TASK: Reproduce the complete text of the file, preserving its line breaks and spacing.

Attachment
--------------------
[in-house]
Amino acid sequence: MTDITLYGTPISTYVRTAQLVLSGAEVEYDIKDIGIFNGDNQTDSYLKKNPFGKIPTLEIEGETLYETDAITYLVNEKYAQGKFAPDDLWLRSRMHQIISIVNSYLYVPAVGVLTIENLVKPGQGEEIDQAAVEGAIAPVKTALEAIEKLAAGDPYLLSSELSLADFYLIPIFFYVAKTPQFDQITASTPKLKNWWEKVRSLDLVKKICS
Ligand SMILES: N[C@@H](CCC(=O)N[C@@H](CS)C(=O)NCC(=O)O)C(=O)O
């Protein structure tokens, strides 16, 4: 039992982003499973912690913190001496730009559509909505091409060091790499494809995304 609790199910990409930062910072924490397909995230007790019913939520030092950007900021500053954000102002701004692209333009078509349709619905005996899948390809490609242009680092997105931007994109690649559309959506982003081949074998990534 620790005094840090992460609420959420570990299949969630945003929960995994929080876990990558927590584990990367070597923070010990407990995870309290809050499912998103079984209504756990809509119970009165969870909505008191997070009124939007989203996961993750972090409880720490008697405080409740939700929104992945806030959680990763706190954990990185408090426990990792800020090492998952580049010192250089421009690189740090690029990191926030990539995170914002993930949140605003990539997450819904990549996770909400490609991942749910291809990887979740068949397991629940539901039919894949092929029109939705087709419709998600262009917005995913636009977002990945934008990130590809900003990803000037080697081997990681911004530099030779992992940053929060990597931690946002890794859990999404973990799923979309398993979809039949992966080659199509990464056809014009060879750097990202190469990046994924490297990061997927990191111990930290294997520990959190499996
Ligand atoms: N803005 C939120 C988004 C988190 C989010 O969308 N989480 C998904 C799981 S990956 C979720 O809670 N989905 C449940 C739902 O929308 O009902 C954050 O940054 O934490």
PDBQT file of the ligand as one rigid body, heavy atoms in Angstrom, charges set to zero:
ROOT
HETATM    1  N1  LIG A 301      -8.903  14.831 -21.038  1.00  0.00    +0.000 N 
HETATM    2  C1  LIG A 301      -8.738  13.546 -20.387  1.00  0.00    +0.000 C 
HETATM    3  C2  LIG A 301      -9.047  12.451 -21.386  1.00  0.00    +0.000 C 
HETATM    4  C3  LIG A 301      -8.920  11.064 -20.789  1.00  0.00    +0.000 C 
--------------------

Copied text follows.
[in-house]
Amino acid sequence: MTDITLYGTPISTYVRTAQLVLSGAEVEYDIKDIGIFNGDNQTDSYLKKNPFGKIPTLEIEGETLYETDAITYLVNEKYAQGKFAPDDLWLRSRMHQIISIVNSYLYVPAVGVLTIENLVKPGQGEEIDQAAVEGAIAPVKTALEAIEKLAAGDPYLLSSELSLADFYLIPIFFYVAKTPQFDQITASTPKLKNWWEKVRSLDLVKKICS
Ligand SMILES: N[C@@H](CCC(=O)N[C@@H](CS)C(=O)NCC(=O)O)C(=O)O
């Protein structure tokens, strides 16, 4: 039992982003499973912690913190001496730009559509909505091409060091790499494809995304 609790199910990409930062910072924490397909995230007790019913939520030092950007900021500053954000102002701004692209333009078509349709619905005996899948390809490609242009680092997105931007994109690649559309959506982003081949074998990534 620790005094840090992460609420959420570990299949969630945003929960995994929080876990990558927590584990990367070597923070010990407990995870309290809050499912998103079984209504756990809509119970009165969870909505008191997070009124939007989203996961993750972090409880720490008697405080409740939700929104992945806030959680990763706190954990990185408090426990990792800020090492998952580049010192250089421009690189740090690029990191926030990539995170914002993930949140605003990539997450819904990549996770909400490609991942749910291809990887979740068949397991629940539901039919894949092929029109939705087709419709998600262009917005995913636009977002990945934008990130590809900003990803000037080697081997990681911004530099030779992992940053929060990597931690946002890794859990999404973990799923979309398993979809039949992966080659199509990464056809014009060879750097990202190469990046994924490297990061997927990191111990930290294997520990959190499996
Ligand atoms: N803005 C939120 C988004 C988190 C989010 O969308 N989480 C998904 C799981 S990956 C979720 O809670 N989905 C449940 C739902 O929308 O009902 C954050 O940054 O934490």
PDBQT file of the ligand as one rigid body, heavy atoms in Angstrom, charges set to zero:
ROOT
HETATM    1  N1  LIG A 301      -8.903  14.831 -21.038  1.00  0.00    +0.000 N 
HETATM    2  C1  LIG A 301      -8.738  13.546 -20.387  1.00  0.00    +0.000 C 
HETATM    3  C2  LIG A 301      -9.047  12.451 -21.386  1.00  0.00    +0.000 C 
HETATM    4  C3  LIG A 301      -8.920  11.064 -20.789  1.00  0.00    +0.000 C 